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15 Underrated Women and Girls in Horror

Women’s History Month is coming to a close and there’s no better way to wrap things up than by celebrating a few bold and brilliant characters. Women and girls have been making a statement in film since its inception across different genres. However, the history of female characters in horror has been a muddied one, with annoying tropes that place them on the fringes of the narrative in neat boxes. Thankfully, there have been quite a few iconic horror queens who broke the mold and became templates for how women should be represented in the genre. We instantly recognize names like Laurie Strode and Nancy Thompson, but there are countless other underrated women and girls in horror that deserve a lot of love.

There are far too many to name because the genre is so expansive with decades of mainstream and indie films, but the following characters are our picks to cap off Women’s History Month with a horror celebration. Here are 15 underrated women and girls in horror films.

Lestat bites Akasha's arm

Warner Bros. 

Akasha from Queen of the Damned

Akasha, the Egyptian progenitor of all vampires, is the total antagonist package. She’s sexy, terrifying, calculating, authoritative, and violent. Her single mission is to find Lestat (who’s more interested in being a rock star) so they can take over the world. The late, great Aaliyah brings a seductive and calculating energy to Queen of the Damned, and, frankly, it’s refreshing to see a Black woman as an all-powerful being in a dark tale.

Three women hold flashlights in a cave

Celador Films

The Women of The Descent

This absolutely horrifying 2005 British horror film features not one but six women leads whose trip into an Appalachian cave turns into a nightmare. Sarah (Shauna Macdonald), Juno (Natalie Mendoza), Beth (Alex Reid), Sam (MyAnna Buring), Rebecca (Saskia Mulder), and Holly (Nora-Jane Noone) are far away from help and being hunted by a pack of bloodthirsty humanoid creatures.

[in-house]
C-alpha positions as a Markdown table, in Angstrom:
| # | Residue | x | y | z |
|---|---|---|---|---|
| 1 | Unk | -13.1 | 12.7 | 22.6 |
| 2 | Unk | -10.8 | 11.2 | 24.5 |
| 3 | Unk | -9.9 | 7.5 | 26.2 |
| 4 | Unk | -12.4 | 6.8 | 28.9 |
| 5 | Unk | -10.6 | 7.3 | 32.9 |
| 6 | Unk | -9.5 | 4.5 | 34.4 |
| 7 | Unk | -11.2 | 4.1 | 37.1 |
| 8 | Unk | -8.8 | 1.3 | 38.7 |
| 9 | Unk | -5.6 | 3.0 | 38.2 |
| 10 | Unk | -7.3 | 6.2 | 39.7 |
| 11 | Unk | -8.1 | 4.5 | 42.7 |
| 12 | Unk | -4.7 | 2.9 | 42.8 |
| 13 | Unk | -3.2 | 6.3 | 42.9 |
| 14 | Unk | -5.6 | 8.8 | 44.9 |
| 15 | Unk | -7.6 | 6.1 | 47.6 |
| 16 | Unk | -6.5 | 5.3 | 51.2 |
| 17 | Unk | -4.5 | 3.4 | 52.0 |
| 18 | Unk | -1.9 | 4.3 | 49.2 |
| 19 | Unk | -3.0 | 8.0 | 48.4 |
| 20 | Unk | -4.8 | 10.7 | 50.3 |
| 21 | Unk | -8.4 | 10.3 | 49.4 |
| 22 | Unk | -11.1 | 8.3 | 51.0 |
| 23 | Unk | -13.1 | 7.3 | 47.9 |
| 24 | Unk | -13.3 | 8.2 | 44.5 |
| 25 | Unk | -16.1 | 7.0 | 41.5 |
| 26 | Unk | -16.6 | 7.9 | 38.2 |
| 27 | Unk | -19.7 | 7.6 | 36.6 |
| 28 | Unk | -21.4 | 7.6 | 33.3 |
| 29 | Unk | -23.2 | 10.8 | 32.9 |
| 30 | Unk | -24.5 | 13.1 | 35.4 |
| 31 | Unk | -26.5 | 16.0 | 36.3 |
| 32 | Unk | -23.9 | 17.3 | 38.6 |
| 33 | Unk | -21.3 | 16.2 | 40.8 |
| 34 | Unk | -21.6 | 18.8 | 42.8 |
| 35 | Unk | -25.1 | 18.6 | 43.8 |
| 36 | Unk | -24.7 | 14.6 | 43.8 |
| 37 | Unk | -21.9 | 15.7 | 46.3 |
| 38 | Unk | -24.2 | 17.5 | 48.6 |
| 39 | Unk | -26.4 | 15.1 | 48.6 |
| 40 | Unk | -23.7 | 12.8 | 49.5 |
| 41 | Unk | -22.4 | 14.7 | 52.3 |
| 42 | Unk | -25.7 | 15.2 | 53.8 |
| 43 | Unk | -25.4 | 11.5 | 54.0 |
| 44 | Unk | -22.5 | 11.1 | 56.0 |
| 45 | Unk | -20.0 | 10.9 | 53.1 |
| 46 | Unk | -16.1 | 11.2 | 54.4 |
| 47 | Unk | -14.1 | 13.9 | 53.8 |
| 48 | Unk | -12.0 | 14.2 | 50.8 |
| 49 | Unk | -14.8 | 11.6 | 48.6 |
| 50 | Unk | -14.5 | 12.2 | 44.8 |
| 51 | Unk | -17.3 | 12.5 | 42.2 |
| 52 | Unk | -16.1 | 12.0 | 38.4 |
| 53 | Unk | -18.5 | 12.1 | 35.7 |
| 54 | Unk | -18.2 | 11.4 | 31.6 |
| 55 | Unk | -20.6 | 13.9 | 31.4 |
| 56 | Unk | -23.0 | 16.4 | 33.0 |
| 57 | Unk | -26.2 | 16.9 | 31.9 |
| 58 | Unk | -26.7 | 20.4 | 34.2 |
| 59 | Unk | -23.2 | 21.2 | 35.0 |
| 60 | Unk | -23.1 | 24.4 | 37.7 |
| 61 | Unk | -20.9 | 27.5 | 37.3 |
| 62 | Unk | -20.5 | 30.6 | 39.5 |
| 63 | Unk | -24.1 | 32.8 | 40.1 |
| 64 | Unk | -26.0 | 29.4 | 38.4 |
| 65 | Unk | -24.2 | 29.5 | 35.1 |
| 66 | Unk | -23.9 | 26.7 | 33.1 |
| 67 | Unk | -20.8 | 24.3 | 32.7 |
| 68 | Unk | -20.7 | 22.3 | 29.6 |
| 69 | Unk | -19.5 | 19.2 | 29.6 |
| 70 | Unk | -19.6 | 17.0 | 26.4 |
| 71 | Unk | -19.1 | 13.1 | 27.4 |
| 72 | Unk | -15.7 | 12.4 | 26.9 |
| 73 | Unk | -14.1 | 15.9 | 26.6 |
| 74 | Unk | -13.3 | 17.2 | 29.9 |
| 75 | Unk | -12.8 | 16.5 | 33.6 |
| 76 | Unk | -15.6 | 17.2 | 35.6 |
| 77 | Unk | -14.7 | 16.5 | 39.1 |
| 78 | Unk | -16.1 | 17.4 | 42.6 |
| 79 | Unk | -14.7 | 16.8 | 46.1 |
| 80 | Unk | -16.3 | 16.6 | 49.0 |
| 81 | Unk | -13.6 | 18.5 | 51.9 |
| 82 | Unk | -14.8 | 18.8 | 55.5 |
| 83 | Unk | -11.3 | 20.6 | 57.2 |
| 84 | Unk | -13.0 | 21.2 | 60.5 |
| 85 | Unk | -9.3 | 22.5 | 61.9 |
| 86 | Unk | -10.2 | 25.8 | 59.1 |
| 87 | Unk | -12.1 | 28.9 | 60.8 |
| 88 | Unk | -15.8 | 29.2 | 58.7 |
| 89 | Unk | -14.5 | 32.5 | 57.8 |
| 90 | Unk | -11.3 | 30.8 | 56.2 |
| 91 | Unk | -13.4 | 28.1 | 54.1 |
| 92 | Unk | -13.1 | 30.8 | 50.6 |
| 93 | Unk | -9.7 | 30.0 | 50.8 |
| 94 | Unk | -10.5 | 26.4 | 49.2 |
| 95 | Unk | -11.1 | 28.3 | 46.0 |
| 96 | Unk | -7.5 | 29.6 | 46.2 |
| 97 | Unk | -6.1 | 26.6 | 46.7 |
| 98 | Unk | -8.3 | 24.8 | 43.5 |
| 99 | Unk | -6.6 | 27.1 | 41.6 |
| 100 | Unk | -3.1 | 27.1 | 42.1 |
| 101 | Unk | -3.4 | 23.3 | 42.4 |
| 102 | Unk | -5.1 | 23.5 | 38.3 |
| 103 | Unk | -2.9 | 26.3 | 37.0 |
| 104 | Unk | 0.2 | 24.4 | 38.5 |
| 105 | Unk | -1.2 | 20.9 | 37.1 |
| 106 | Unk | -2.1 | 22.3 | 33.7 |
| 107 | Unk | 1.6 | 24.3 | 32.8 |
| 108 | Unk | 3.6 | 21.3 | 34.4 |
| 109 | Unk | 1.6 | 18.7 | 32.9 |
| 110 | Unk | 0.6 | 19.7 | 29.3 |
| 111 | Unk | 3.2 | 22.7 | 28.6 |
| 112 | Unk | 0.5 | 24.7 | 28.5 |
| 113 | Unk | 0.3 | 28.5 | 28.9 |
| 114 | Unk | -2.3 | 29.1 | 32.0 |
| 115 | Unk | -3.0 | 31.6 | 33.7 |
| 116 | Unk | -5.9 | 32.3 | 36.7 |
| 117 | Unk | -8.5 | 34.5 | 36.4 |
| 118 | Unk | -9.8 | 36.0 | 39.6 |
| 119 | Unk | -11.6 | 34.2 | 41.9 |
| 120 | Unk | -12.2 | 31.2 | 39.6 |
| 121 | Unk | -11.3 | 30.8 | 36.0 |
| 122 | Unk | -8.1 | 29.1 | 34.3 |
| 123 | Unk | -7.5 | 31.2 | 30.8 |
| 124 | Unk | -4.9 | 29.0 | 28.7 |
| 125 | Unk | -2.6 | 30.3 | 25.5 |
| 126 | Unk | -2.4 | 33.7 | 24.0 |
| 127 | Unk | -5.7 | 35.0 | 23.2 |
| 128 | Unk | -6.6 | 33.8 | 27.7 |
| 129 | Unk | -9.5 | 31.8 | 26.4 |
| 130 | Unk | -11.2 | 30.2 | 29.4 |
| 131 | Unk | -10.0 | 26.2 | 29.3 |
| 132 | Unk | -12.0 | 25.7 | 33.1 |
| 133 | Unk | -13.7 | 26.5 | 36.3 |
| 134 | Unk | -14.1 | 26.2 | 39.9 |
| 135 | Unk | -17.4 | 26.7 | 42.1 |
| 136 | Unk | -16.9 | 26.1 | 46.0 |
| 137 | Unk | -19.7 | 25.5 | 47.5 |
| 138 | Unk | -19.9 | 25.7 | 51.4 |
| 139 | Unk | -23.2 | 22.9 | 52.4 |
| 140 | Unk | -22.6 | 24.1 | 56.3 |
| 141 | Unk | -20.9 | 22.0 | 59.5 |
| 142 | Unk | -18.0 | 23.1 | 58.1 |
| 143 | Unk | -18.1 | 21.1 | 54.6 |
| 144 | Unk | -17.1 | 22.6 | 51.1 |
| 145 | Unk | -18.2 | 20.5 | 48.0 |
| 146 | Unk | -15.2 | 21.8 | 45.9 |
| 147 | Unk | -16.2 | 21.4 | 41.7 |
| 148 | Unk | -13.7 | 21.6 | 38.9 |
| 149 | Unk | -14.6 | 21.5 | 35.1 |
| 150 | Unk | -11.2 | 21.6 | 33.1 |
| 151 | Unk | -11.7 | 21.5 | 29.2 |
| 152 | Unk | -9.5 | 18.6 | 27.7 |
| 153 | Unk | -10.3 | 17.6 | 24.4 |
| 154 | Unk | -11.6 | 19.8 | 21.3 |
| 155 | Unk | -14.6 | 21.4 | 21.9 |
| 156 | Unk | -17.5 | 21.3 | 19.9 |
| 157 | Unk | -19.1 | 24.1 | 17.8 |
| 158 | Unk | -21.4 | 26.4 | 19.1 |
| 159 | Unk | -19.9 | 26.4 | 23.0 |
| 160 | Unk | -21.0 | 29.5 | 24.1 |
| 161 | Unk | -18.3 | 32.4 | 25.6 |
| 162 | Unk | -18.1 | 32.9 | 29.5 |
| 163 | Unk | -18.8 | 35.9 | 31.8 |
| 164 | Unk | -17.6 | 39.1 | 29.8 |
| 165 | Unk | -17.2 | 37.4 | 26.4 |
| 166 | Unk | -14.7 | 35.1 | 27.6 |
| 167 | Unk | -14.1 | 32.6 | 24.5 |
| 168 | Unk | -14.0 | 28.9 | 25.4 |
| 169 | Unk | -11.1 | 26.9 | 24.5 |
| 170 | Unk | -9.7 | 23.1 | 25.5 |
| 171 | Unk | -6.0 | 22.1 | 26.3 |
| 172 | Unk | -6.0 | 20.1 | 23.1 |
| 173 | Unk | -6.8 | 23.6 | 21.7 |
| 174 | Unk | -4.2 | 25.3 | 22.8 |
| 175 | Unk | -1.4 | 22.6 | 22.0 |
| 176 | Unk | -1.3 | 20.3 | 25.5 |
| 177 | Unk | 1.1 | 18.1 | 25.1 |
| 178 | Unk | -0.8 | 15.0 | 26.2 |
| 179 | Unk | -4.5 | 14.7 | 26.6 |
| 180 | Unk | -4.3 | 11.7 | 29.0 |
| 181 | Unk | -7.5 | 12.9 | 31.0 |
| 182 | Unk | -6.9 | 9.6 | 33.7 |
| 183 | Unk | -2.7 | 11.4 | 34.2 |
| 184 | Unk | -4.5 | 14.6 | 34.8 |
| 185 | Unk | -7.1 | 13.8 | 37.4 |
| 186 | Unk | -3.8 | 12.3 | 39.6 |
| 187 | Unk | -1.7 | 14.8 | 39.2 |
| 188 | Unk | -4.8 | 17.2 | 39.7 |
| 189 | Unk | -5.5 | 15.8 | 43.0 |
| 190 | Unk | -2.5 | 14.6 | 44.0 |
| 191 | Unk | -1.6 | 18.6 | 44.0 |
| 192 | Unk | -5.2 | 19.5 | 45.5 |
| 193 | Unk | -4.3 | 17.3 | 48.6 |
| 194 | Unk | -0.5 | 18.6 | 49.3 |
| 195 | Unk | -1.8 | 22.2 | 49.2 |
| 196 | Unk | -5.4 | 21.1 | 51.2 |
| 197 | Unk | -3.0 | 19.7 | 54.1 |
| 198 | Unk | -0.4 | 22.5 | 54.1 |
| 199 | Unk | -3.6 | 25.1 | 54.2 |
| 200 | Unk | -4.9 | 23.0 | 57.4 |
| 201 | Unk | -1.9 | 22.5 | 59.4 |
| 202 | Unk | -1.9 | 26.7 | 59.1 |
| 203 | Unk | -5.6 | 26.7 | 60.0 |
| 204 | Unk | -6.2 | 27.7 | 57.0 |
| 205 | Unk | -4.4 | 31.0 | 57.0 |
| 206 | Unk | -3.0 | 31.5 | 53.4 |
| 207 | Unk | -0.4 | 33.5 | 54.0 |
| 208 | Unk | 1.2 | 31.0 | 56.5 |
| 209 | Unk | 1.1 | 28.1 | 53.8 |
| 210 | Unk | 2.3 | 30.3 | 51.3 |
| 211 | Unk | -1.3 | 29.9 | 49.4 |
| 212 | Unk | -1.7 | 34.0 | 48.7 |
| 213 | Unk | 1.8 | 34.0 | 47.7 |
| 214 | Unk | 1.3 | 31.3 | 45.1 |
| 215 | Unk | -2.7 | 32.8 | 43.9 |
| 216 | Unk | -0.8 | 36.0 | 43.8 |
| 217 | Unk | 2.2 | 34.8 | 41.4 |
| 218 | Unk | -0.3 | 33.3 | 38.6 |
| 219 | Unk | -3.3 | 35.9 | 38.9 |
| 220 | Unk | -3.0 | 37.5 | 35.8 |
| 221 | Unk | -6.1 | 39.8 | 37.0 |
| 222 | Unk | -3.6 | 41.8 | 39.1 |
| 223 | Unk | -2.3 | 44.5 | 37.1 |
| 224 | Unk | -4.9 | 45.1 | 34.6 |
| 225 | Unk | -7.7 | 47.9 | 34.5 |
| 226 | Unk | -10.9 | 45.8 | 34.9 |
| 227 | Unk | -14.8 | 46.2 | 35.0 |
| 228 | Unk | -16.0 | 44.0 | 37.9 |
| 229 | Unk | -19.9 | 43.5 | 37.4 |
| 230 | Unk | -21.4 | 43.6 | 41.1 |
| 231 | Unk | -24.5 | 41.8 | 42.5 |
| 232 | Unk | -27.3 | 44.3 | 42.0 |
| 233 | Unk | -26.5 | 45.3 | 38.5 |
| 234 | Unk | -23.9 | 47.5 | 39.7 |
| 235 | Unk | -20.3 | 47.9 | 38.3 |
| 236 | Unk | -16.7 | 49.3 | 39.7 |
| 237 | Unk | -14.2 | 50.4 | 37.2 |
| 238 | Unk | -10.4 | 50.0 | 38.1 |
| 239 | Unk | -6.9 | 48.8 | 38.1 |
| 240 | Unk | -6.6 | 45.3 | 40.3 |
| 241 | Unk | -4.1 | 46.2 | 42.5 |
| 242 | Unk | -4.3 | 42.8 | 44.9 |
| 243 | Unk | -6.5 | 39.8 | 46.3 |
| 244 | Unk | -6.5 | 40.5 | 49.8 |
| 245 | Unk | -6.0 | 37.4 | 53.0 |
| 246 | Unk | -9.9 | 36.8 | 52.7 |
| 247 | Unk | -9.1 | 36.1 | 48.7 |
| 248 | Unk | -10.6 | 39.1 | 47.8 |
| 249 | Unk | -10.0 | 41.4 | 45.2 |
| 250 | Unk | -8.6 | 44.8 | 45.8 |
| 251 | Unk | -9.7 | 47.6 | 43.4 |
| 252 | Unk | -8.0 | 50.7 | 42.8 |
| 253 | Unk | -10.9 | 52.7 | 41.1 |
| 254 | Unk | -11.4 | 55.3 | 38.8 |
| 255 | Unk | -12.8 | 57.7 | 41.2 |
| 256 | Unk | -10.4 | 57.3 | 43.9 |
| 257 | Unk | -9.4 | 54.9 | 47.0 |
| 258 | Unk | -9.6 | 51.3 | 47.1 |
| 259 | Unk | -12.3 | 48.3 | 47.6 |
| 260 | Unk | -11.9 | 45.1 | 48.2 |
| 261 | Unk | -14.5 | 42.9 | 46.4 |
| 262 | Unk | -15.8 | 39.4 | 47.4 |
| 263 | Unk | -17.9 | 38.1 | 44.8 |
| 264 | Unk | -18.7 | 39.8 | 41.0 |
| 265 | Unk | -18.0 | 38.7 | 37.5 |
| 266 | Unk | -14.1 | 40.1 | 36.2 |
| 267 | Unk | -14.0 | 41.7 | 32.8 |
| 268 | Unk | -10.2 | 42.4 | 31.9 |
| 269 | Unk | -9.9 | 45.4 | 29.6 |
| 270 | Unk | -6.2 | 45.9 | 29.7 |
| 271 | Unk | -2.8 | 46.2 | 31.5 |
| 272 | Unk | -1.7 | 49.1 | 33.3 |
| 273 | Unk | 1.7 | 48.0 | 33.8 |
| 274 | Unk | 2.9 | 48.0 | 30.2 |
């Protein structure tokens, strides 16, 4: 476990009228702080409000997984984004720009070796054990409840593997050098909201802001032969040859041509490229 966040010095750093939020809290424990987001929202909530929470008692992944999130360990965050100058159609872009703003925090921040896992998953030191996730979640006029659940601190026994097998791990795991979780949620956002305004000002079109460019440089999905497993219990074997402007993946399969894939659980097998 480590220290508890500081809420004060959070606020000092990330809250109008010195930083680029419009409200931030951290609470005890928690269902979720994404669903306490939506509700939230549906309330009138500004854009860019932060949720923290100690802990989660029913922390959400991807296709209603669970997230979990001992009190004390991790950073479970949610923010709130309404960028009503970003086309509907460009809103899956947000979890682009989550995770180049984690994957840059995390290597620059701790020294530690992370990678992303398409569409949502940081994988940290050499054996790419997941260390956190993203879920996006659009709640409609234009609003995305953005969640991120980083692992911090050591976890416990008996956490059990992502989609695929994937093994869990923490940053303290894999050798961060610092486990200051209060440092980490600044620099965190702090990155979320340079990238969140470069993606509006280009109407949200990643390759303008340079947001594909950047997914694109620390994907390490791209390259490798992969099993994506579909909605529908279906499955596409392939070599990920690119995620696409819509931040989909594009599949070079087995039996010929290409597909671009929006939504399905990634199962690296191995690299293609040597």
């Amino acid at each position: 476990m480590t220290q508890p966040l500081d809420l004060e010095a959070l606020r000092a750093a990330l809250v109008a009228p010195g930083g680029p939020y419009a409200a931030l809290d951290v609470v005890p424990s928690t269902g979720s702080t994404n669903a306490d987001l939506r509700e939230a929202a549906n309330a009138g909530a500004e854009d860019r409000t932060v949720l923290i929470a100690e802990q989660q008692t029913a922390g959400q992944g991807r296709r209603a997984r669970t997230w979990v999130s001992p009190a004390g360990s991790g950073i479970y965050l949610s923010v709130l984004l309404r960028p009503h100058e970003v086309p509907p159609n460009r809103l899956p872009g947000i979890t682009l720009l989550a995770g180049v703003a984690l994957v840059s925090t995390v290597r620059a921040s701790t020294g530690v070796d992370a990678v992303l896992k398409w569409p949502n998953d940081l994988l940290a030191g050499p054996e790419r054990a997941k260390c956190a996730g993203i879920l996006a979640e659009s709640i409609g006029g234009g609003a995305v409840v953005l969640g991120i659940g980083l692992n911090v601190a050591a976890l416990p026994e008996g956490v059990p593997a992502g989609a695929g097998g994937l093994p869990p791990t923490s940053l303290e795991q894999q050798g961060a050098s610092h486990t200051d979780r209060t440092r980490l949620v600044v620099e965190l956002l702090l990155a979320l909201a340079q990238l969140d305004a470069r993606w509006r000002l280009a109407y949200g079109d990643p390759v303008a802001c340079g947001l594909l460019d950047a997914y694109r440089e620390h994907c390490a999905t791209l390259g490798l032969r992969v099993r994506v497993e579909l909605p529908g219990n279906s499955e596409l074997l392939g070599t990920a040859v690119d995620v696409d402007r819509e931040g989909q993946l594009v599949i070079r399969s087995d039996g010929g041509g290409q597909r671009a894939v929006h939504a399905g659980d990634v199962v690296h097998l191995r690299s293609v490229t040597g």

But they aren’t anyone’s damsels in distress, props for male heroes, or simple eye candy to distract from gore. These ladies are fully realized characters with distinct personalities, motivations, and reactions to this unthinkable situation. It’s rare to see a horror film with an all-women cast and this one doesn’t disappoint.

Asamai holds needle wearing gloves

Creators Company Connection

Asami from Audition

Asami’s true nature unravels in slow motion throughout Audition. At first, she’s a talented woman with quiet confidence who catches the eye of a lonely widower. But the film eventually unmasks her true nature as a bloody femme fatale who draws men in with the intention of causing them psychological and physical harm later on. She was severing body parts long before Jigsaw with an unprecedented level of obsession, rage, and delusion. Audition and Asami are certainly not for the squeamish among us.

Malla sits on a throne with skulls beside her

Universal Pictures

Malla from The Leech Woman

This movie certainly has its share of terrible stereotypes about African people, which isn’t shocking for a 1960 film. In fact, Malla (Estelle Helmsley/Kim Hamilton) falls into the magical negro trope as a 150+ year old woman who supposedly knows the secret to youth.

However, she’s by far the best character in this film, because every other person is absolutely awful. She’s not shuckin’ and jivin’ or an overdramatic “bump in the night” boogeywoman like many portrayals of Black people in mainstream horror at the time. Instead, she’s the smartest person in the room and finds a way to take advantage of an awful couple to get what she wants: to return to homeland.

Reese examines a broken glass window

TriStar Pictures

Reese Wilson from Urban Legend